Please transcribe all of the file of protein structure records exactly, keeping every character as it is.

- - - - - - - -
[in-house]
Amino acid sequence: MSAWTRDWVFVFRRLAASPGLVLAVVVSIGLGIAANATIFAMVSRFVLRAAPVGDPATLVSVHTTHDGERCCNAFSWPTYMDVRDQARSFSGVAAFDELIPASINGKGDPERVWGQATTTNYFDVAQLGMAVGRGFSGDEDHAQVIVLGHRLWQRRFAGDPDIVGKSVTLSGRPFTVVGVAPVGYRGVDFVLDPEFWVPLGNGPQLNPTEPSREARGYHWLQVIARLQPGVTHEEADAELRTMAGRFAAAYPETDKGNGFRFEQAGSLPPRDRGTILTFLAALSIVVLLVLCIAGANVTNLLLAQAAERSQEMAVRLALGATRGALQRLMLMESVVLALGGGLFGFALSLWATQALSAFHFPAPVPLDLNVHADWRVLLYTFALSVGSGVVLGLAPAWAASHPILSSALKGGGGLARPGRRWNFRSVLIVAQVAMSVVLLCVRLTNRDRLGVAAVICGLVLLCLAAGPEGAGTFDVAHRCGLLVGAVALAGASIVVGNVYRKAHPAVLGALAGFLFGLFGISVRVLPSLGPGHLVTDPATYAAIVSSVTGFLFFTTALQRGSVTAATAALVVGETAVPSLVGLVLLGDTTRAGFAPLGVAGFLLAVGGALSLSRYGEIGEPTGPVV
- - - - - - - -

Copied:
[in-house]
Amino acid sequence: MSAWTRDWVFVFRRLAASPGLVLAVVVSIGLGIAANATIFAMVSRFVLRAAPVGDPATLVSVHTTHDGERCCNAFSWPTYMDVRDQARSFSGVAAFDELIPASINGKGDPERVWGQATTTNYFDVAQLGMAVGRGFSGDEDHAQVIVLGHRLWQRRFAGDPDIVGKSVTLSGRPFTVVGVAPVGYRGVDFVLDPEFWVPLGNGPQLNPTEPSREARGYHWLQVIARLQPGVTHEEADAELRTMAGRFAAAYPETDKGNGFRFEQAGSLPPRDRGTILTFLAALSIVVLLVLCIAGANVTNLLLAQAAERSQEMAVRLALGATRGALQRLMLMESVVLALGGGLFGFALSLWATQALSAFHFPAPVPLDLNVHADWRVLLYTFALSVGSGVVLGLAPAWAASHPILSSALKGGGGLARPGRRWNFRSVLIVAQVAMSVVLLCVRLTNRDRLGVAAVICGLVLLCLAAGPEGAGTFDVAHRCGLLVGAVALAGASIVVGNVYRKAHPAVLGALAGFLFGLFGISVRVLPSLGPGHLVTDPATYAAIVSSVTGFLFFTTALQRGSVTAATAALVVGETAVPSLVGLVLLGDTTRAGFAPLGVAGFLLAVGGALSLSRYGEIGEPTGPVV